Roche's recent announcement of an EU price point of $20,570 per year for its novel HIV fusion inhibitor Fuzeon has brought the issue of pricing HIV therapies to the fore. Roche's premium pricing strategy, which has already faced criticism from patient advocacy groups, could have ramifications for the future of HIV treatment. In the short term though, drug companies may have difficulty justifying such high prices.
The Market Brief 'HIV Pricing Strategies in the US and UK'
ocuses on pricing strategies for HIV in the US and UK, each representing contrasting systems: there are no restrictions on pricing in the US, whilst in the UK pricing is constrained by restrictions set by the Pharmaceutical Pricing and Regulation Scheme (PPRS).
The rising cost
The introduction of combination highly active antiretroviral therapy (HAART) during the mid 1990s revolutionized HIV therapy. Combination HAART allowed for novel treatment strategies, improved quality of life but most importantly, improved disease prognosis and lengthened life expectancy for sufferers.
Unfortunately, advancing HIV therapeutics has resulted in a significant increase in the cost of drug therapy. Increasingly, expensive therapeutics are being prescribed and drug regimens are becoming more aggressive, with larger numbers of drugs.
Pricing of drugs within the UK market is relatively constrained by guidelines set by the Pharmaceutical Pricing Regulation Scheme. However, drug manufacturers can still maximize profit from currently marketed products by setting tiered price points to target uncaptured niche patient populations.
The strategy of premium pricing is utilized when a product offers a significant advantage over its competition. This can be in terms of efficacy, side-effect profile, pill burden, ease of administration and cost-benefits over its competition. These products are deemed superior to existing products and are priced at a premium. Roche's
Fuzeon is the best example of this strategy within the HIV industry.
A new class of antiretrovirals
In March 2003, Fuzeon gained FDA approval for use in HIV-infected individuals after being the most eagerly anticipated HIV therapeutic since the launch of the first
NNRTI, Viramune (nevirapine) in 1996. The drug is indicated for the treatment of HIV-1 infection in treatment-experienced patients with evidence of HIV-1 replication despite ongoing antiretroviral therapy.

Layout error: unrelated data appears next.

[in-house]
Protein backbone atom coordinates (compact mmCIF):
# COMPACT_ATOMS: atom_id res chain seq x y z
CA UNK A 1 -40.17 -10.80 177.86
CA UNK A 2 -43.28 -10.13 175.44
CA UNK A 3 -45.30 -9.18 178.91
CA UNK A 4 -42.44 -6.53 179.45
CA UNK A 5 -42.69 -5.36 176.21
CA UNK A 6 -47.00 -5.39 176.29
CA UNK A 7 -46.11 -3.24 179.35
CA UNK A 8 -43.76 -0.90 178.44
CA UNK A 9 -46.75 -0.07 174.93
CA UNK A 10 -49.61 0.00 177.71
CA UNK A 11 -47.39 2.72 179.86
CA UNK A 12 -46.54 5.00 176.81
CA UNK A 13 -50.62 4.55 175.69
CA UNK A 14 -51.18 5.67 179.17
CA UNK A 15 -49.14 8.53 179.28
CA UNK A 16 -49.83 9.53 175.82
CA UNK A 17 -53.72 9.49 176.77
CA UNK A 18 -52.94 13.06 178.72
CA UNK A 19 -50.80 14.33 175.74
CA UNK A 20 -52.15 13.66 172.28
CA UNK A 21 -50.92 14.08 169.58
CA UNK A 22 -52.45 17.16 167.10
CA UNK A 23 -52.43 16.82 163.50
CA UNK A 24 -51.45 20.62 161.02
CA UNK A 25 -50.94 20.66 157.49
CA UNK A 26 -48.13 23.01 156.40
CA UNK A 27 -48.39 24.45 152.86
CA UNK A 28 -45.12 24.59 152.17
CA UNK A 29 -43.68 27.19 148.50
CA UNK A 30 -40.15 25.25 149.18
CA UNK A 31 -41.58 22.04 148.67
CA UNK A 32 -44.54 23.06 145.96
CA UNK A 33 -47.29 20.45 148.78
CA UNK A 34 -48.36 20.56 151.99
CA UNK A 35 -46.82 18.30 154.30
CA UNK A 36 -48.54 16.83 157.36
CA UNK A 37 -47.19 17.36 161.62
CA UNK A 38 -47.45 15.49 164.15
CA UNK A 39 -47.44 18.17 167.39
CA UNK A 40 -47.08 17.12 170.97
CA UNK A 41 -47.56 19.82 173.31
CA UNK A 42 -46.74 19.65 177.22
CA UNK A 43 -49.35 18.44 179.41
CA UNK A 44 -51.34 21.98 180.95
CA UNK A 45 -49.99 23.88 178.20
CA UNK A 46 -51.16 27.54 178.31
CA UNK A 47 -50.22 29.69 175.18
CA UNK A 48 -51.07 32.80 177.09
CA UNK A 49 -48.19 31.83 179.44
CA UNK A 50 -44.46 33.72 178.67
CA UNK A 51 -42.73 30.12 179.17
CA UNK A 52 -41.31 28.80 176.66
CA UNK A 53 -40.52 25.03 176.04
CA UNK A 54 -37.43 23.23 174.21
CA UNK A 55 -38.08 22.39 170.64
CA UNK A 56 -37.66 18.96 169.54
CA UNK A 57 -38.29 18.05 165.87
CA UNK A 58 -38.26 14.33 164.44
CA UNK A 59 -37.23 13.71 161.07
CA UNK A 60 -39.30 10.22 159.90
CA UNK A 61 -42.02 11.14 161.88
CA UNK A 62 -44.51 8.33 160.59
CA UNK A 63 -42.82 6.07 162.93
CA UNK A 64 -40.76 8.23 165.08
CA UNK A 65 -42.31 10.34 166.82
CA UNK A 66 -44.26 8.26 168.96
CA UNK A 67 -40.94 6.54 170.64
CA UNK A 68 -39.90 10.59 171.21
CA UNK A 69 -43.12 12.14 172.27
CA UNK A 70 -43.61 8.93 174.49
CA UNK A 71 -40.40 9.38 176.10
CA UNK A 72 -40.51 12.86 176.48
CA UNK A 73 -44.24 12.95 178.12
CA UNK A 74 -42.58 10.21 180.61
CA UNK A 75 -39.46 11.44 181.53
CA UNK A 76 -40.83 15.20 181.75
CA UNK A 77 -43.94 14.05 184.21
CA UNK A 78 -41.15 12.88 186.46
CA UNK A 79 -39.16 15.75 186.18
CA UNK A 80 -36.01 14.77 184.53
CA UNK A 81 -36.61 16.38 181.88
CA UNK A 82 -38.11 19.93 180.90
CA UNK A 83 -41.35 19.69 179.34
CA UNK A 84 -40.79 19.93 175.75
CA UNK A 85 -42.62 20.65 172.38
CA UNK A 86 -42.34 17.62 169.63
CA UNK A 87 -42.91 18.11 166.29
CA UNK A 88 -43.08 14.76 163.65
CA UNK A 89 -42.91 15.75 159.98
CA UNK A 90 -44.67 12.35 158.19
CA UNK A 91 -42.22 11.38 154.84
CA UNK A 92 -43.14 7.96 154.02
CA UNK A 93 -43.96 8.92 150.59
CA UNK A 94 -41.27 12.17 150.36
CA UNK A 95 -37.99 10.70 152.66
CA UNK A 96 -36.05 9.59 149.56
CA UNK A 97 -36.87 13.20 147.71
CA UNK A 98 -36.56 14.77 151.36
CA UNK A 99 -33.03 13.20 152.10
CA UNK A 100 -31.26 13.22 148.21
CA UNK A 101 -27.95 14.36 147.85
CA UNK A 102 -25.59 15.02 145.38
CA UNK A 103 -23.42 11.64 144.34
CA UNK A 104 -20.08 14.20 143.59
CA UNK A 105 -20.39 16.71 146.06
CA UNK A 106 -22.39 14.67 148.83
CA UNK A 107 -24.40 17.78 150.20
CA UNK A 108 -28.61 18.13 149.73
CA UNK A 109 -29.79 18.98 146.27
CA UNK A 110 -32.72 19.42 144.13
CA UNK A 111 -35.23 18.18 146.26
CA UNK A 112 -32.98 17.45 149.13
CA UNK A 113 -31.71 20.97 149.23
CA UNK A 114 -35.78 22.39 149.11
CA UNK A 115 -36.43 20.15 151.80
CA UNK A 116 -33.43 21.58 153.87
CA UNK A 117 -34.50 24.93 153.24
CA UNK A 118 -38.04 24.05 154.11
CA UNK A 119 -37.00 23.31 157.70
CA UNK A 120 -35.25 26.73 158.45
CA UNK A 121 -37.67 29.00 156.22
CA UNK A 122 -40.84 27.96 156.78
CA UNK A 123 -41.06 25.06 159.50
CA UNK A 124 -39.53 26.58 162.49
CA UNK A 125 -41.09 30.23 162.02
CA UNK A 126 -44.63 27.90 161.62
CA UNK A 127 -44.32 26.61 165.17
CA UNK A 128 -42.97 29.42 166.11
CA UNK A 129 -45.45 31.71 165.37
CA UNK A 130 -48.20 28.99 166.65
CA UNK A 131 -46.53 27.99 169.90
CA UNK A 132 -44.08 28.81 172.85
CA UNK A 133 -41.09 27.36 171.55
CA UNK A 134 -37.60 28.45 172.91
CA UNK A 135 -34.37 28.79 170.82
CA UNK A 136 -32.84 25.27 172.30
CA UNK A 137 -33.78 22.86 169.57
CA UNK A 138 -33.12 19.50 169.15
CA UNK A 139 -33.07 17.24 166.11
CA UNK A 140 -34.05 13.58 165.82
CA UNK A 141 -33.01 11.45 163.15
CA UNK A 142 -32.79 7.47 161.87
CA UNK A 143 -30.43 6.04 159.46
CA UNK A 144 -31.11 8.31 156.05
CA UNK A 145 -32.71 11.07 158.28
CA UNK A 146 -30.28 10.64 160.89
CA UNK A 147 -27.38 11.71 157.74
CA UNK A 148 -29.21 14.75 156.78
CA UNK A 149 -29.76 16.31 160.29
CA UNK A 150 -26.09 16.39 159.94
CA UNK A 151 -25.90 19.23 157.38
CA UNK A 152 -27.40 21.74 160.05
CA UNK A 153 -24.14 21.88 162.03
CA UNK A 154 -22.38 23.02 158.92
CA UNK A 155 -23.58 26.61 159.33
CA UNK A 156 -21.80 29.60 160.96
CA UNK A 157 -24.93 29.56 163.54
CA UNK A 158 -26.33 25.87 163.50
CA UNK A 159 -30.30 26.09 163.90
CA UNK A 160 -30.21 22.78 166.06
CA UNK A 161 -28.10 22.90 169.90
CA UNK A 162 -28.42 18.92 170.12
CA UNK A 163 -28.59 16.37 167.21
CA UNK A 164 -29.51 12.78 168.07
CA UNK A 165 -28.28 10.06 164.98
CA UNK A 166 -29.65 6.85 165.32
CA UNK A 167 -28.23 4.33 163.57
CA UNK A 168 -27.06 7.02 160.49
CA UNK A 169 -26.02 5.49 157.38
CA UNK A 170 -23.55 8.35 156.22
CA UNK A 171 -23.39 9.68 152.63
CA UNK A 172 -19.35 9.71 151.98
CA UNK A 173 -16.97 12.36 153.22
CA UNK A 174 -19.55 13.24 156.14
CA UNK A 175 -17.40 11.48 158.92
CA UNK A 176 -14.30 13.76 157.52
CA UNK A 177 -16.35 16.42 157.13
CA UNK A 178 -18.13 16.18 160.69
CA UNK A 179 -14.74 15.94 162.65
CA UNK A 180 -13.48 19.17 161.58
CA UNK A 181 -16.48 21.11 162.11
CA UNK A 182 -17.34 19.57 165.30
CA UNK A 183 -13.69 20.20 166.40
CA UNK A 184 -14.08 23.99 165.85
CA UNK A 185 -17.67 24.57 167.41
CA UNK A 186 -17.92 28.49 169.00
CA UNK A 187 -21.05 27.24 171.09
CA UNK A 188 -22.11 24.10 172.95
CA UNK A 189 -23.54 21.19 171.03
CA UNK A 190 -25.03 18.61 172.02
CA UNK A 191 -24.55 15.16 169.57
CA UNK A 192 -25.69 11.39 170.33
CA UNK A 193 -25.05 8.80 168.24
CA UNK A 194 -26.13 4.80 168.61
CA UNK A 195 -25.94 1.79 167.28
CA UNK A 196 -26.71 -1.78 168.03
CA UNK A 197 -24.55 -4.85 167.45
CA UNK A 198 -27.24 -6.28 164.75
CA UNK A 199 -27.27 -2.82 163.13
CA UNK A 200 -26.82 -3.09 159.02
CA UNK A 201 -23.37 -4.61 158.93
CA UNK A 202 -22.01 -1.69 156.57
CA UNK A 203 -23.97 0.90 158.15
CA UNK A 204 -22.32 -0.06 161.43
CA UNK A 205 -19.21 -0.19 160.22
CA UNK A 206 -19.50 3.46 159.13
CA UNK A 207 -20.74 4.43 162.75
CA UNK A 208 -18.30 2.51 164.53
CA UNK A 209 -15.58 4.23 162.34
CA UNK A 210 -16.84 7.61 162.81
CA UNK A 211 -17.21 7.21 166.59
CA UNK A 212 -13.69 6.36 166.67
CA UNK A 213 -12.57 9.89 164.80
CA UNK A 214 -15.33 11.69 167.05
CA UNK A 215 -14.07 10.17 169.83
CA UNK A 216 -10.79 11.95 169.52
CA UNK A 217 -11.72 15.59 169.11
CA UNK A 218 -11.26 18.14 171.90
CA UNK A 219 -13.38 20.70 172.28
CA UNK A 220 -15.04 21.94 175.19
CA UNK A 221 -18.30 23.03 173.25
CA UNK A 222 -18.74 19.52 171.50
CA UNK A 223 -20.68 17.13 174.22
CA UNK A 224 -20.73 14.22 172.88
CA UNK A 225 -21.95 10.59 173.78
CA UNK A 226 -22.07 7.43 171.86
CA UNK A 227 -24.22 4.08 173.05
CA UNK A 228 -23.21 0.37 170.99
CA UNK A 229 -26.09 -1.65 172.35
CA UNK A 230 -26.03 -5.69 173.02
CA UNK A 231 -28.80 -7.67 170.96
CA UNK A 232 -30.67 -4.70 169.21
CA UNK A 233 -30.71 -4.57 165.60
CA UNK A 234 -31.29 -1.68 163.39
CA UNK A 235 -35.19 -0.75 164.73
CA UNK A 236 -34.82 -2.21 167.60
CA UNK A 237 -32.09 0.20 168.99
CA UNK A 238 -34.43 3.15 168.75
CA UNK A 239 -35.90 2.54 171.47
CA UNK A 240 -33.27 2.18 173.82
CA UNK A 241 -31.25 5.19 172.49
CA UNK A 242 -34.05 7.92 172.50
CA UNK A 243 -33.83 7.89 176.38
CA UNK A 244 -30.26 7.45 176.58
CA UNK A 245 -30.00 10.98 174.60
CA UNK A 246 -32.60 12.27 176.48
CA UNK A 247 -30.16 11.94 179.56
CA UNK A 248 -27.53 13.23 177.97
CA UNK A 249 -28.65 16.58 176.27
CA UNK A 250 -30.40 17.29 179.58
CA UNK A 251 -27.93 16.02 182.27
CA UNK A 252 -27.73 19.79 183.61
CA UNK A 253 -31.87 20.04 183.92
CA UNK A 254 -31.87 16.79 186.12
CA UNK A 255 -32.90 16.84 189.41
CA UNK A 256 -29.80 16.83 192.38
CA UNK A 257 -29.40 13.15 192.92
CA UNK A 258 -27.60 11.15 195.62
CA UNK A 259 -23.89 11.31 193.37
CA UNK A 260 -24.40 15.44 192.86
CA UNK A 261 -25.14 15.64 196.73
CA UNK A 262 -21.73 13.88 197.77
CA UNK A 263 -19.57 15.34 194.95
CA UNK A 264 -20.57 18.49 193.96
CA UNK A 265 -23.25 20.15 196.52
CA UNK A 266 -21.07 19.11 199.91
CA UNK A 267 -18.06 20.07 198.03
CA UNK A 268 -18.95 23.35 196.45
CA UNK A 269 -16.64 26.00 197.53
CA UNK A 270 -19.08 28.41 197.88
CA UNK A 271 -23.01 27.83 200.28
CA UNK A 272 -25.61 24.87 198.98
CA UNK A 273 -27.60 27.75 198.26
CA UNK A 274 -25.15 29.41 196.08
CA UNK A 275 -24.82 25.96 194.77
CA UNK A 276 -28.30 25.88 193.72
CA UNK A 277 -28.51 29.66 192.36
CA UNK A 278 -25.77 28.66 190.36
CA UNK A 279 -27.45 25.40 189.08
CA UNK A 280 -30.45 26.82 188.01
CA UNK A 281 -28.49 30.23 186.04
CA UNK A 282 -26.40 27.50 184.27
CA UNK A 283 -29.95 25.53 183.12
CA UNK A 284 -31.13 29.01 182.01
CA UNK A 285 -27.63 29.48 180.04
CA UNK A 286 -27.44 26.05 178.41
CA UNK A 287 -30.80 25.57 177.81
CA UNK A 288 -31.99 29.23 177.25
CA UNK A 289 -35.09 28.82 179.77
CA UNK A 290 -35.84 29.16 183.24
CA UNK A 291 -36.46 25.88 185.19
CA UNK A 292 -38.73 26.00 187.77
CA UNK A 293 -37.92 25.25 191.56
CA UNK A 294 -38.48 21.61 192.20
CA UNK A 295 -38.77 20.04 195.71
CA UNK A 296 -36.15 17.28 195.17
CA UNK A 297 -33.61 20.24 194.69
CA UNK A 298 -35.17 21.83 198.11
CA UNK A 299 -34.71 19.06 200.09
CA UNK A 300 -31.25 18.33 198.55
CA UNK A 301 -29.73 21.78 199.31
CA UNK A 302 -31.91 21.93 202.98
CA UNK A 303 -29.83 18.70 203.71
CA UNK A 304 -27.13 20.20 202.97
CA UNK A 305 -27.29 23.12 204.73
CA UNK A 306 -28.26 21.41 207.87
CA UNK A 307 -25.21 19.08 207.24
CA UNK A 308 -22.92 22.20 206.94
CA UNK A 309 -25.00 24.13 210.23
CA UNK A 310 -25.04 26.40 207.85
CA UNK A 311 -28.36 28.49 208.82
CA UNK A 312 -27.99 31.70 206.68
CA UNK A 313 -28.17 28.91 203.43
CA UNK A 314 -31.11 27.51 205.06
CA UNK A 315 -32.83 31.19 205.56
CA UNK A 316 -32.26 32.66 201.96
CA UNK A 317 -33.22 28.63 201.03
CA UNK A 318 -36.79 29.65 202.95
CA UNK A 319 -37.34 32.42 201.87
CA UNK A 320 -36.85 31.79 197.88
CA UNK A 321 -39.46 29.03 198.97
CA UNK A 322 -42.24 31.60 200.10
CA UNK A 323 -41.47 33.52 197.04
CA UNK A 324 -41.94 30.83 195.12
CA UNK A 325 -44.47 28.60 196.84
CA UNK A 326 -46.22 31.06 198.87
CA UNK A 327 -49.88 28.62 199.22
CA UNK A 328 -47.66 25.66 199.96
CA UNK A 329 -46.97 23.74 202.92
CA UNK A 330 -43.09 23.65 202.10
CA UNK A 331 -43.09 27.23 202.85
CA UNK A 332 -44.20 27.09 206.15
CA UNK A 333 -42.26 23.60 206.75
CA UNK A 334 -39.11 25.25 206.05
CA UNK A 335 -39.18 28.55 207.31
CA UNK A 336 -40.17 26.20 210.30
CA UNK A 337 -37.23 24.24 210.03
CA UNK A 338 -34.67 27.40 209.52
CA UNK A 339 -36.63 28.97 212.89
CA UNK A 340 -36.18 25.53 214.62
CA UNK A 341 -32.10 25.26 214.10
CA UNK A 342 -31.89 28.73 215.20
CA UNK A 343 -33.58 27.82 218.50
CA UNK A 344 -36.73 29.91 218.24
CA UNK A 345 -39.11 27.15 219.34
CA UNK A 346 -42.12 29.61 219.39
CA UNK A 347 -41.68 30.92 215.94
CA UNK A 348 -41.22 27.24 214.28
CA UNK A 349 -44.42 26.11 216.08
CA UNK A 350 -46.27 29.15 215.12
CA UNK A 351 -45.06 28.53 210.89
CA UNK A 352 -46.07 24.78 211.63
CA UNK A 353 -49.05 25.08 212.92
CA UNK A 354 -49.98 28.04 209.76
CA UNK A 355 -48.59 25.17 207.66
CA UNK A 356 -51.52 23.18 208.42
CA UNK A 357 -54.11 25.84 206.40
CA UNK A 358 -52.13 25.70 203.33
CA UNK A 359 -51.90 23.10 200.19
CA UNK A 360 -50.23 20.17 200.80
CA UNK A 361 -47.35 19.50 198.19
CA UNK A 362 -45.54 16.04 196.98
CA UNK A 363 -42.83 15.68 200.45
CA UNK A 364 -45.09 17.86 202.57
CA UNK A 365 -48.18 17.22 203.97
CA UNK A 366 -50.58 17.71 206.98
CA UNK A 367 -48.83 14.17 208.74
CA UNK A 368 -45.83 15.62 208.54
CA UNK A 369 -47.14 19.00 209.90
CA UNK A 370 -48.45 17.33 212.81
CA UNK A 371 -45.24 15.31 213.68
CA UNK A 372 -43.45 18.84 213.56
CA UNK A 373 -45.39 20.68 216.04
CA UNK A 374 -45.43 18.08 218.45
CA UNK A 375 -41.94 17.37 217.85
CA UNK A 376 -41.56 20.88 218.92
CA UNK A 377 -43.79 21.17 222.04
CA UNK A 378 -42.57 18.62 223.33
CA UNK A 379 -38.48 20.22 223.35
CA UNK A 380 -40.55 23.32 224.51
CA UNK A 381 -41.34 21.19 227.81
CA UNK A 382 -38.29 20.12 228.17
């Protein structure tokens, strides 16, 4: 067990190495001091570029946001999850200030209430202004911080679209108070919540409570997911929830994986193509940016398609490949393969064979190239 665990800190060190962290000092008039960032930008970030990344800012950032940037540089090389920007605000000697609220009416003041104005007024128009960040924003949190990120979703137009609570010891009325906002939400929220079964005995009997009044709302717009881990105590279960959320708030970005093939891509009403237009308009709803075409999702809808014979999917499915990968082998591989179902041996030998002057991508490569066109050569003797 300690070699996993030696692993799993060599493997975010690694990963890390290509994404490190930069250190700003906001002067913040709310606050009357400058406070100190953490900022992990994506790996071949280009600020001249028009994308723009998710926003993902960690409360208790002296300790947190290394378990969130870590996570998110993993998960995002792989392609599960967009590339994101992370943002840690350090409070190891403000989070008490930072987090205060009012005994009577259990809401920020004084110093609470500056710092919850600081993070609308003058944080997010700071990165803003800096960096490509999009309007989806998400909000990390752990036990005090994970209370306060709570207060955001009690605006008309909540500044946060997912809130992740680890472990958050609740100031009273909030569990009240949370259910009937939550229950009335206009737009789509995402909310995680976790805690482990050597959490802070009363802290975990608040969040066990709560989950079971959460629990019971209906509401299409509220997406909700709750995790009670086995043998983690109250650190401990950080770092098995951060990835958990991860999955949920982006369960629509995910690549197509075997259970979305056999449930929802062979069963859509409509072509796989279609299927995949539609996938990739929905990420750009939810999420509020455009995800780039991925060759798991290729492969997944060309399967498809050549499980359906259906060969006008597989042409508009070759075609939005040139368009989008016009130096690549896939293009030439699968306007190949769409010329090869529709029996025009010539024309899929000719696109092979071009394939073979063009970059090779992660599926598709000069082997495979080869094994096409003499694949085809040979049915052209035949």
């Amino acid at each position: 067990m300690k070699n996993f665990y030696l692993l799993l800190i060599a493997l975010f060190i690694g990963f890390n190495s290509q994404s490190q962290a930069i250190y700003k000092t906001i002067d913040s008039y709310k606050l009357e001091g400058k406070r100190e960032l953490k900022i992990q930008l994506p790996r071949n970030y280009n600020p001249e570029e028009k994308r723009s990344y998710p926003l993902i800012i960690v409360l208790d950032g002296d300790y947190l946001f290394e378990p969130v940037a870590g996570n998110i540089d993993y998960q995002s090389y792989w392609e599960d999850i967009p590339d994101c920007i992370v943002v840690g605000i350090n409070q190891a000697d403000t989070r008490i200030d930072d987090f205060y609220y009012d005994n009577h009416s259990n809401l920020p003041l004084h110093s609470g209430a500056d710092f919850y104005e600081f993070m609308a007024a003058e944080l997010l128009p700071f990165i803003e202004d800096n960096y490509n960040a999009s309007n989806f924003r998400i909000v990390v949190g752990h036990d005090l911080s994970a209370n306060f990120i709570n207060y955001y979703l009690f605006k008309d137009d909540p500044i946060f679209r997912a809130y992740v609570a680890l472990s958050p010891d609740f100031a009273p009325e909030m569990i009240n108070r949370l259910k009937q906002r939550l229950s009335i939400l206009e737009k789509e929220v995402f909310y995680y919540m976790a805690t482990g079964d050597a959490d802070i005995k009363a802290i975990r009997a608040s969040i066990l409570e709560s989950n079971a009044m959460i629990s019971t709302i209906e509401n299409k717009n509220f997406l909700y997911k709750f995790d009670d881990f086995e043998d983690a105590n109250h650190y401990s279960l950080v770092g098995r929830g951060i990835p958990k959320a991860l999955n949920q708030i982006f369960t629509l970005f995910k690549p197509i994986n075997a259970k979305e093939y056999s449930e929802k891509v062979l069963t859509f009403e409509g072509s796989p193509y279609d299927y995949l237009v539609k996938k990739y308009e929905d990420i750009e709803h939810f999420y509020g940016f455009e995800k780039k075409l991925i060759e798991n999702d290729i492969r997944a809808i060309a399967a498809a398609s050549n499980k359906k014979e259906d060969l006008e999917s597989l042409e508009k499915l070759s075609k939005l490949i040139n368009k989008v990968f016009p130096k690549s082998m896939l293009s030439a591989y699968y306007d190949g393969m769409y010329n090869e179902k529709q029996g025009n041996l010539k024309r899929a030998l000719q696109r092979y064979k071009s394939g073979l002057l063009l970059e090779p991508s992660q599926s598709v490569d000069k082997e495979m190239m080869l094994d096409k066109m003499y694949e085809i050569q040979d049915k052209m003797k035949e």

The drug represents a totally new class of anti HIV agents and employs a unique method of action. In two 24-week clinical trials, Fuzeon was found to be effective against HIV, and in combination with other drugs, reduced virus counts to almost undetectable levels.
Fuzeon's regulatory progression has also been particularly rapid. A New Drug Application was submitted to the US FDA under Fast Track rules, together with a parallel European filing, in September 2002. After just six months the drug was granted US approval, with the EU's Committee for Proprietary Medicinal Products recommending European approval less than a week later.
Facing the backlash
But, the high price point of over $20,000 a year per patient caught industry analysts and researchers by surprise. Currently, the most expensive HIV drug is less than half this price. Roche can therefore expect significant resistance from patient advocacy groups who will fight for price cuts and post-launch access programs that will allow individuals of lower socio-economic status to receive the drug.
The Swiss pharmaceuticals group has claimed that high manufacturing and raw material costs have resulted in such a high price point. Such prestige pricing strategies can be adopted by HIV companies with a truly novel compound, but this will only be accepted by the public if companies can provide evidence of clinical effectiveness and decreased pill burden.
Roche has already received significant criticism from AIDS groups over Fuzeon's price point. The ACT-UP group in New York contends that the R&D costs for Fuzeon were actually about half the claimed $600 million.
Fuzeon has nevertheless gained a significant patient following during its development. Even though it is administered via injection, patient advocacy groups have fought for expanded access programs to allow individuals access to this drug before marketing approval.
Datamonitor believes that although many patients will be denied access to Fuzeon due to its high price point and Roche's inability to meet current demand, the Swiss drugmaker is unlikely to decrease the price of Fuzeon significantly to make it more accessible. Roche recognizes that it can afford to set such a high price point as Fuzeon is a therapeutic within a new class of antiretrovirals.
One consequence of this pricing strategy will probably be the inability of the developing world to afford Fuzeon. Even priced at cost, Datamonitor believes that this drug will still be more expensive than current 'profit' price points set for other HIV drugs. From a commercial perspective, Roche will not be unduly worried, as its current manufacturing capabilities will only support around 3,000 patients worldwide.
On a more positive note for the future, it is unlikely that prestige pricing strategies will be used for all the pipeline HIV drugs, but HIV manufacturers will clearly be pricing them competitively to each other. Demonstration of drug efficacy in combinations containing two or more drugs from one manufacturer is the first step in obtaining physician advocacy.
The marketplace is set to become increasingly crowded with novel therapeutics within currently marketed classes and new classes. Although the HIV market is still significantly different to other diseases such as the antibacterials market, which has hundreds of different products compared to just 20, an influx of new products will require manufacturers to justify setting relatively high price points to sustain profitability in the face of increasing competition.